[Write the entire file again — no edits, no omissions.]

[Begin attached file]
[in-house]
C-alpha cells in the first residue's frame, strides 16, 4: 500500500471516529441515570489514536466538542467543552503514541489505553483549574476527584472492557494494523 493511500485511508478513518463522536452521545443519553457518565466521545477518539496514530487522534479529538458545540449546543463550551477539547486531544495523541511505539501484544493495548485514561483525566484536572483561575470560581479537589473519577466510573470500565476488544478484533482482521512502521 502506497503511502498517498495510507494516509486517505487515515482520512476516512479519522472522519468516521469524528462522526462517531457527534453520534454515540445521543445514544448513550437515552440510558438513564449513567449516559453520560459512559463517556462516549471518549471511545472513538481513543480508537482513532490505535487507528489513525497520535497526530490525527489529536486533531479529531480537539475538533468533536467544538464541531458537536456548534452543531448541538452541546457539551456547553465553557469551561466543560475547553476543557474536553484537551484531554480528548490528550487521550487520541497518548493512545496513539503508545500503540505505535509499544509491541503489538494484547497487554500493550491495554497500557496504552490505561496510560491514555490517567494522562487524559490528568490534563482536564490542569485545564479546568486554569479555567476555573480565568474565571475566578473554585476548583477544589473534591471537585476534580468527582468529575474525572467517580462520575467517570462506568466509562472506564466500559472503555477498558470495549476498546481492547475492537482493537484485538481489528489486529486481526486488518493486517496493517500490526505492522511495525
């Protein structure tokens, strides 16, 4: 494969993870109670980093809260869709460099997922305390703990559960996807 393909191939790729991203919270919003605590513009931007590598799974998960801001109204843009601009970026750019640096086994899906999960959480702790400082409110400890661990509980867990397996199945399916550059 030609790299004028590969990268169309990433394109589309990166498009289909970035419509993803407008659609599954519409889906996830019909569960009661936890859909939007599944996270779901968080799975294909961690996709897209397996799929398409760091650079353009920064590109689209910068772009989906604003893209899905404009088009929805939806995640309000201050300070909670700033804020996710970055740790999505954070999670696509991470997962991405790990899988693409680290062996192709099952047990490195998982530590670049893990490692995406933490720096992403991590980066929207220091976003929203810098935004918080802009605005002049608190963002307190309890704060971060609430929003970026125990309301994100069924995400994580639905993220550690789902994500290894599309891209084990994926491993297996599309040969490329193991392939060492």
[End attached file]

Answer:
[in-house]
C-alpha cells in the first residue's frame, strides 16, 4: 500500500471516529441515570489514536466538542467543552503514541489505553483549574476527584472492557494494523 493511500485511508478513518463522536452521545443519553457518565466521545477518539496514530487522534479529538458545540449546543463550551477539547486531544495523541511505539501484544493495548485514561483525566484536572483561575470560581479537589473519577466510573470500565476488544478484533482482521512502521 502506497503511502498517498495510507494516509486517505487515515482520512476516512479519522472522519468516521469524528462522526462517531457527534453520534454515540445521543445514544448513550437515552440510558438513564449513567449516559453520560459512559463517556462516549471518549471511545472513538481513543480508537482513532490505535487507528489513525497520535497526530490525527489529536486533531479529531480537539475538533468533536467544538464541531458537536456548534452543531448541538452541546457539551456547553465553557469551561466543560475547553476543557474536553484537551484531554480528548490528550487521550487520541497518548493512545496513539503508545500503540505505535509499544509491541503489538494484547497487554500493550491495554497500557496504552490505561496510560491514555490517567494522562487524559490528568490534563482536564490542569485545564479546568486554569479555567476555573480565568474565571475566578473554585476548583477544589473534591471537585476534580468527582468529575474525572467517580462520575467517570462506568466509562472506564466500559472503555477498558470495549476498546481492547475492537482493537484485538481489528489486529486481526486488518493486517496493517500490526505492522511495525
């Protein structure tokens, strides 16, 4: 494969993870109670980093809260869709460099997922305390703990559960996807 393909191939790729991203919270919003605590513009931007590598799974998960801001109204843009601009970026750019640096086994899906999960959480702790400082409110400890661990509980867990397996199945399916550059 030609790299004028590969990268169309990433394109589309990166498009289909970035419509993803407008659609599954519409889906996830019909569960009661936890859909939007599944996270779901968080799975294909961690996709897209397996799929398409760091650079353009920064590109689209910068772009989906604003893209899905404009088009929805939806995640309000201050300070909670700033804020996710970055740790999505954070999670696509991470997962991405790990899988693409680290062996192709099952047990490195998982530590670049893990490692995406933490720096992403991590980066929207220091976003929203810098935004918080802009605005002049608190963002307190309890704060971060609430929003970026125990309301994100069924995400994580639905993220550690789902994500290894599309891209084990994926491993297996599309040969490329193991392939060492």